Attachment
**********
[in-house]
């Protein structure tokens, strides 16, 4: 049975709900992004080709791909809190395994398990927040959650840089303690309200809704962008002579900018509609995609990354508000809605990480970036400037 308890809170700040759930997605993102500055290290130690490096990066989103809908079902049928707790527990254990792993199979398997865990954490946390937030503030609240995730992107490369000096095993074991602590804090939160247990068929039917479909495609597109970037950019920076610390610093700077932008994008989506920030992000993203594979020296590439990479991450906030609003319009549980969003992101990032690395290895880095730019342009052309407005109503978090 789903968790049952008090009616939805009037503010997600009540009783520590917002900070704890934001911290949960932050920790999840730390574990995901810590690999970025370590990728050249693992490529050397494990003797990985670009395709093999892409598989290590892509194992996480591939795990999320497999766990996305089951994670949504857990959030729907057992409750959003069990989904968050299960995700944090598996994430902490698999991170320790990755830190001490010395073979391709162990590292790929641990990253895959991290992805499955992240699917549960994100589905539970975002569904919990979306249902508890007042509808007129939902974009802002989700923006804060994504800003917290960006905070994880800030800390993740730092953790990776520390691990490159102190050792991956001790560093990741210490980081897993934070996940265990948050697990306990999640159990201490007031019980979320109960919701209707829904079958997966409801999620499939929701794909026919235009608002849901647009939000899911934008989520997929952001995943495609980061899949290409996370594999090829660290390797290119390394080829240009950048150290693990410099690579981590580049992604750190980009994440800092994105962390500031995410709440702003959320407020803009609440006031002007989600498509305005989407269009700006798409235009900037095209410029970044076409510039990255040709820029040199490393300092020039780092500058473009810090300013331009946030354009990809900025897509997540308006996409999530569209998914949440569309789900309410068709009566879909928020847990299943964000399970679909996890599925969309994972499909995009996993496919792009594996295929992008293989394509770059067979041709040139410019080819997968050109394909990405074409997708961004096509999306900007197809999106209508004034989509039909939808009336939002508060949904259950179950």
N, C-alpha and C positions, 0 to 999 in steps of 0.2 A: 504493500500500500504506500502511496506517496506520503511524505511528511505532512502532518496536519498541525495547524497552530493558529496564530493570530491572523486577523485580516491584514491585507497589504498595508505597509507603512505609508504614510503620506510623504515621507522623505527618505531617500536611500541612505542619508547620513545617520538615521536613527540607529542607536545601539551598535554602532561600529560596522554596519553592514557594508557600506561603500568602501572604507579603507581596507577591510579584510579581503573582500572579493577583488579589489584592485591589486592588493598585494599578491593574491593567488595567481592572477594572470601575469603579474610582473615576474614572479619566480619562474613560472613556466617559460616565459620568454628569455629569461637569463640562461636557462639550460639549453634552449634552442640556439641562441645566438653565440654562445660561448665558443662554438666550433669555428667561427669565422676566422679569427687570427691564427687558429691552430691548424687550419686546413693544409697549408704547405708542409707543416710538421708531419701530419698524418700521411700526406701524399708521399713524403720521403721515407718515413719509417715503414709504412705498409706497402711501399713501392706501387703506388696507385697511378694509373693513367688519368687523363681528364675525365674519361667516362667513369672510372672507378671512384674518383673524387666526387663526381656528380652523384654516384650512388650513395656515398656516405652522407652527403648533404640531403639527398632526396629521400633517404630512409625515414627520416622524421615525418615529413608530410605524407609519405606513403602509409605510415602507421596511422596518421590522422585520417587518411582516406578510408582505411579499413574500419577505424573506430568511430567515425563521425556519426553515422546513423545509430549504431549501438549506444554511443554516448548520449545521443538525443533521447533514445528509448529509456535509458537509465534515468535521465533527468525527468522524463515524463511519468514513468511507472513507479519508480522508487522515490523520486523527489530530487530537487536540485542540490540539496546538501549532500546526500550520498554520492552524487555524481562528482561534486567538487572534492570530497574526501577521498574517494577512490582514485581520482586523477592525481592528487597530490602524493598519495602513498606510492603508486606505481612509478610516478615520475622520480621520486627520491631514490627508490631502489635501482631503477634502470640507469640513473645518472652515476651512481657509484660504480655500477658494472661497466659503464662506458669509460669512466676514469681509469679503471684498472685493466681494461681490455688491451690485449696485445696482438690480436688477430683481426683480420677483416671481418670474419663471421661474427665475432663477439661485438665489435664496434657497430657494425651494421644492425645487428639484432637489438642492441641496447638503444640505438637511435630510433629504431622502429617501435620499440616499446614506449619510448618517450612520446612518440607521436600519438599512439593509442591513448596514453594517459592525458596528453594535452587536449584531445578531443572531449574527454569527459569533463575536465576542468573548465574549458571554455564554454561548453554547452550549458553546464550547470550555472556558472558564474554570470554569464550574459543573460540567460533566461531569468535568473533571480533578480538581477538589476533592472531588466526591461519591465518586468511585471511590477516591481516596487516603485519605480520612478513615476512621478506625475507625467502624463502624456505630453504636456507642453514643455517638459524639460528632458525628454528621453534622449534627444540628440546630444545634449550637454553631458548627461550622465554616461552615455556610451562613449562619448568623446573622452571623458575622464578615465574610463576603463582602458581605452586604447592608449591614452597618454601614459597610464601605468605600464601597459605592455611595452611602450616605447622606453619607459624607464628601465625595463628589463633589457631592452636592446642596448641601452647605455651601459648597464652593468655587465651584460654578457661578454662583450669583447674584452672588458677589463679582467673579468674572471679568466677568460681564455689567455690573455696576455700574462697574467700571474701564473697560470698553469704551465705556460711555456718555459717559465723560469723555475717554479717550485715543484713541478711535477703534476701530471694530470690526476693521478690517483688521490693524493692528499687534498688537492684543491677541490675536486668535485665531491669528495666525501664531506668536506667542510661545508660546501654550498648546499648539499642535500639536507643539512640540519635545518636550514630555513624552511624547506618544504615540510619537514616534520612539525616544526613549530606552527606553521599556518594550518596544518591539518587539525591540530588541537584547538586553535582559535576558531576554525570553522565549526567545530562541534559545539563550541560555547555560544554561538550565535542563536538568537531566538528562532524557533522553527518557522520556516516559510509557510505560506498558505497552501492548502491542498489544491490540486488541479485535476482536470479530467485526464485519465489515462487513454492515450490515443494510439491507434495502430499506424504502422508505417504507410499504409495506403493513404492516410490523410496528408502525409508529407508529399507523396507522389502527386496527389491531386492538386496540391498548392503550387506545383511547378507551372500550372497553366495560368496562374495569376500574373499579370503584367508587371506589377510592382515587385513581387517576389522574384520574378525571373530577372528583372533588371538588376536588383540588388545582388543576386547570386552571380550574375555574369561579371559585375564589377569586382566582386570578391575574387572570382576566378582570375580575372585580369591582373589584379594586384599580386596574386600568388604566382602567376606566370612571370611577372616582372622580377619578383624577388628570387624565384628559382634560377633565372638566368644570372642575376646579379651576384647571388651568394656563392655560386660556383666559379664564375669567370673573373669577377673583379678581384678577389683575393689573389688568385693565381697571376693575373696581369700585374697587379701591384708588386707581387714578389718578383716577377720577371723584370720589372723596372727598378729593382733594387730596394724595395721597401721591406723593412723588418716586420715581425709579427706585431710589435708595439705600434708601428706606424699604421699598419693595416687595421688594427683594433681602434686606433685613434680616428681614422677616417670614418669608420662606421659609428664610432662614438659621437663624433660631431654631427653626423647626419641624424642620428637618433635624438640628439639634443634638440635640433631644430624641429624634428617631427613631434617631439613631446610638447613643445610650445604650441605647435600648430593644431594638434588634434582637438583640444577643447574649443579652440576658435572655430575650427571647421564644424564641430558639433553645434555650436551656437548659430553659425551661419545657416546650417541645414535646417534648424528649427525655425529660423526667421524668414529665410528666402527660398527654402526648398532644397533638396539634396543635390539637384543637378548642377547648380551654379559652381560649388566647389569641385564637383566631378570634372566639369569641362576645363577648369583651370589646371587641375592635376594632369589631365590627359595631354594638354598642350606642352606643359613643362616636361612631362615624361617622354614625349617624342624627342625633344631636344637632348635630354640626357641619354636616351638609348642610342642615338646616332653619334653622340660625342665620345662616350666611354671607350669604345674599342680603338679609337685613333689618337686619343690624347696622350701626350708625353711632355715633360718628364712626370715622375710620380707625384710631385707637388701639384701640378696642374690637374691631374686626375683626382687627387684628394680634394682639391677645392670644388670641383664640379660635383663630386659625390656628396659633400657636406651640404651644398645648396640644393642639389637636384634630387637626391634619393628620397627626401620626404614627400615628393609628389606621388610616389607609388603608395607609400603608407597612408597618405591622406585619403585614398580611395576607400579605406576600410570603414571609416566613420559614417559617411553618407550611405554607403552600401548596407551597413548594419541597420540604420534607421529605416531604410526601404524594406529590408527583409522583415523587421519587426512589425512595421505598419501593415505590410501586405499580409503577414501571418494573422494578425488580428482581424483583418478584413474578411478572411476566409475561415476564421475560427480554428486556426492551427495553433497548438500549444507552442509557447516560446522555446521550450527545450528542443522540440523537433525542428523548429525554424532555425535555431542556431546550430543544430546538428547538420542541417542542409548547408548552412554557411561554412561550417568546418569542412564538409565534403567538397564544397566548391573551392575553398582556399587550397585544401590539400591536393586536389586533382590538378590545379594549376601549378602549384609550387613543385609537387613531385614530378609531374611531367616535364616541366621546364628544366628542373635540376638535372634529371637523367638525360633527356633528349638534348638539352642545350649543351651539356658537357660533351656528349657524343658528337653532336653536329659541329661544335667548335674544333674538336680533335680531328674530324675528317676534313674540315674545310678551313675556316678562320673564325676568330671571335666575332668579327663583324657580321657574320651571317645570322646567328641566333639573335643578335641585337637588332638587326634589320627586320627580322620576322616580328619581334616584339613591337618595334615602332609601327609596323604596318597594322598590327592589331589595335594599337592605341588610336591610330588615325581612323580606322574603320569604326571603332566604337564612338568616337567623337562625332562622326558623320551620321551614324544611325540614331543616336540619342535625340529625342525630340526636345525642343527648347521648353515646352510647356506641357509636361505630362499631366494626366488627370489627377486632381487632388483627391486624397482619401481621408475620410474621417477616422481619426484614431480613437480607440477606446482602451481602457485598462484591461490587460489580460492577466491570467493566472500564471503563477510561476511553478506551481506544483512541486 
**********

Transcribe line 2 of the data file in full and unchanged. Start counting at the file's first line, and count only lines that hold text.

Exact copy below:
């Protein structure tokens, strides 16, 4: 049975709900992004080709791909809190395994398990927040959650840089303690309200809704962008002579900018509609995609990354508000809605990480970036400037 308890809170700040759930997605993102500055290290130690490096990066989103809908079902049928707790527990254990792993199979398997865990954490946390937030503030609240995730992107490369000096095993074991602590804090939160247990068929039917479909495609597109970037950019920076610390610093700077932008994008989506920030992000993203594979020296590439990479991450906030609003319009549980969003992101990032690395290895880095730019342009052309407005109503978090 789903968790049952008090009616939805009037503010997600009540009783520590917002900070704890934001911290949960932050920790999840730390574990995901810590690999970025370590990728050249693992490529050397494990003797990985670009395709093999892409598989290590892509194992996480591939795990999320497999766990996305089951994670949504857990959030729907057992409750959003069990989904968050299960995700944090598996994430902490698999991170320790990755830190001490010395073979391709162990590292790929641990990253895959991290992805499955992240699917549960994100589905539970975002569904919990979306249902508890007042509808007129939902974009802002989700923006804060994504800003917290960006905070994880800030800390993740730092953790990776520390691990490159102190050792991956001790560093990741210490980081897993934070996940265990948050697990306990999640159990201490007031019980979320109960919701209707829904079958997966409801999620499939929701794909026919235009608002849901647009939000899911934008989520997929952001995943495609980061899949290409996370594999090829660290390797290119390394080829240009950048150290693990410099690579981590580049992604750190980009994440800092994105962390500031995410709440702003959320407020803009609440006031002007989600498509305005989407269009700006798409235009900037095209410029970044076409510039990255040709820029040199490393300092020039780092500058473009810090300013331009946030354009990809900025897509997540308006996409999530569209998914949440569309789900309410068709009566879909928020847990299943964000399970679909996890599925969309994972499909995009996993496919792009594996295929992008293989394509770059067979041709040139410019080819997968050109394909990405074409997708961004096509999306900007197809999106209508004034989509039909939808009336939002508060949904259950179950």